Launchpad ignores settings created while booted from another volume

This documentation is for an older version of CCC. This article has been retired, so it does not exist in the knowledge base for the newest version.
Last updated on July 14, 2017

If you have assembled a custom arrangement of your application icons in the Launchpad application, you will discover that that arrangement is lost when booted from your backup volume. When you see this happen, you would naturally think, "Why didn't CCC copy the Launchpad settings?" In fact, though, CCC is faithfully copying the Launchpad settings. Here we'll show you how you can verify that, and also why the settings don't work while booted from your backup volume.

Verifying the fidelity of the backup copy of your Launchpad settings

The LaunchPad preferences database is stored in your home folder at this location:

/Users/yourname/Library/Application Support/Dock/{long number}.db

You can calculate a checksum of this file on the source and destination volumes (immediately after running a backup task) to verify that it matches, e.g. in the Terminal application:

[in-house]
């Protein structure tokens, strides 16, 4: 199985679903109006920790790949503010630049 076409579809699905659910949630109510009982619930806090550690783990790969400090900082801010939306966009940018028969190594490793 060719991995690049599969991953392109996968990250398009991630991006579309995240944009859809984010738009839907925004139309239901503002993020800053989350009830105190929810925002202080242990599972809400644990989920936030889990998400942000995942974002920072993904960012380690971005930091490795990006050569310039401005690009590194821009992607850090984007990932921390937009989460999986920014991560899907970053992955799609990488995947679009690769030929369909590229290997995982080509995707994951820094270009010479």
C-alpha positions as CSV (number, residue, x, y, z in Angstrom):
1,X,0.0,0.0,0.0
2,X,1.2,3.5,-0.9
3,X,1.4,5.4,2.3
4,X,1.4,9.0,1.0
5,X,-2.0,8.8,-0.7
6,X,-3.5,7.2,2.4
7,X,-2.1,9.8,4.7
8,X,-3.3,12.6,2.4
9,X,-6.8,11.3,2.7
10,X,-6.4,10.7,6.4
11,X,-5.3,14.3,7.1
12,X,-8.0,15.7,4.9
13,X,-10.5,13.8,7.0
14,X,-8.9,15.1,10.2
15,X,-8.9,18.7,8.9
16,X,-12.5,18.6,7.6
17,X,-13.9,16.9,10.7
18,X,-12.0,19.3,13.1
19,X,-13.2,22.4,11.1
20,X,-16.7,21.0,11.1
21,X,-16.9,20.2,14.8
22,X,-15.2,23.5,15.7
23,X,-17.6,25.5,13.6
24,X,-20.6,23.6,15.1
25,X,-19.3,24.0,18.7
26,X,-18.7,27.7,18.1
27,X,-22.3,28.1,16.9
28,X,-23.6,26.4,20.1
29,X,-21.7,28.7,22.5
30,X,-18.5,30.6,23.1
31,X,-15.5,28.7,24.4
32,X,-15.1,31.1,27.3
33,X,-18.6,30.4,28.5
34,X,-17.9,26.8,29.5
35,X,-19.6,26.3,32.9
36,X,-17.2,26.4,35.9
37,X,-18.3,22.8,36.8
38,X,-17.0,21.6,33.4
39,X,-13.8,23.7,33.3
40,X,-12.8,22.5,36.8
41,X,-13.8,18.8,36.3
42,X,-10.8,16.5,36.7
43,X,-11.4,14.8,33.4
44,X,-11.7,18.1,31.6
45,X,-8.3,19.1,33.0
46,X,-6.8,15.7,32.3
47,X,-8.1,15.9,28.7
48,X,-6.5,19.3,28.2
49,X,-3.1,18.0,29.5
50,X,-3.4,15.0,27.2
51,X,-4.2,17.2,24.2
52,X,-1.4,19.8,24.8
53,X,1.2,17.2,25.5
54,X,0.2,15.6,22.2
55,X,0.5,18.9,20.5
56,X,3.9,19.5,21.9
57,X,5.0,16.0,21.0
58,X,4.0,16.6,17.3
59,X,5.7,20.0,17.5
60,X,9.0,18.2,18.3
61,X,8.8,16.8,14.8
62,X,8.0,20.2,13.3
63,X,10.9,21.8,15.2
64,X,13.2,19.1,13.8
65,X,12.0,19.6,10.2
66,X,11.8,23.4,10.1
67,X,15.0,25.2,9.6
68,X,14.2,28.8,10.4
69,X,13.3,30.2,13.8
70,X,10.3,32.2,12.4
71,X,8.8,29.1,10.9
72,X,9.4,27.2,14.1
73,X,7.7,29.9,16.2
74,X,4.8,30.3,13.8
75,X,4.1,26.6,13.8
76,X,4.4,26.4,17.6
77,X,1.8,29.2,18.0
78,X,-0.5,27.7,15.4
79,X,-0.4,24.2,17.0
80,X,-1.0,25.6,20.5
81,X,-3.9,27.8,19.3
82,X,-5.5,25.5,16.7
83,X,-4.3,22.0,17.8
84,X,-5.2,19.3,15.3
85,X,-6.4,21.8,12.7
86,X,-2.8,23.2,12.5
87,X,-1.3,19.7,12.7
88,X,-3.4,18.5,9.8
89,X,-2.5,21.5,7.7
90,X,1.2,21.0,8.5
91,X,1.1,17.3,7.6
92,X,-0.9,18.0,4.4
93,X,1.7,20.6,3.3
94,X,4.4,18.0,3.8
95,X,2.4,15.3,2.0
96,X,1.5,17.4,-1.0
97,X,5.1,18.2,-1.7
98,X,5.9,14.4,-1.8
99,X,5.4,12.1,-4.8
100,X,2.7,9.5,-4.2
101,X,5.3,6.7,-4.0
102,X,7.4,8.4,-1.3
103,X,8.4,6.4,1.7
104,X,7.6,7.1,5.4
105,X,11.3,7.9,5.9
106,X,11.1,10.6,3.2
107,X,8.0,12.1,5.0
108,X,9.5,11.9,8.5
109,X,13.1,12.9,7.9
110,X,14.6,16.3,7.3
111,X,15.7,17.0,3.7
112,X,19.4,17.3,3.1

[bombich:~] md5 ~/Library/Application\ Support/Dock/*.db
MD5 (/Users/bombich/Library/Application Support/Dock/861852F1-B632-455A-8632-78BC7137A959.db) = 1988498deef00393db335a7015995413

[bombich:~] md5 /Volumes/Home\ Backup/Users/bombich/Library/Application\ Support/Dock/*.db
MD5 (/Volumes/Backup/Users/bombich/Library/Application Support/Dock/861852F1-B632-455A-8632-78BC7137A959.db) = 1988498deef00393db335a7015995413

Why don't the settings work while booted from another volume?

If you boot from the backup volume, you may notice an additional database file in that folder (it will be removed every time your backup runs, though). That's the new settings file that Launchpad creates because it's ignoring the settings file from your original volume.

If you examine the contents of that database file†, you'd see references to each application that resides in Launchpad. It's these references to your applications that are not "portable". Rather than referencing the application based on its relative path to your startup disk, the references are complex, proprietary "bookmark" data. These bookmark data have references to several defining attributes of the application files, such as path, name, volume unique identifier, and inode number. This allows you to move these applications around on your startup disk without breaking things inside of Launchpad. Unfortunately, though, the bookmark data is completely meaningless when you're booted from a physically different volume, because those attributes within the bookmark are volume specific. It is not possible to alter the contents of this database such that the references will point to the cloned volume.

†: Paste this in Terminal to get a "dump" of the database:

sqlite3 ~/Library/Application\ Support/Dock/*.db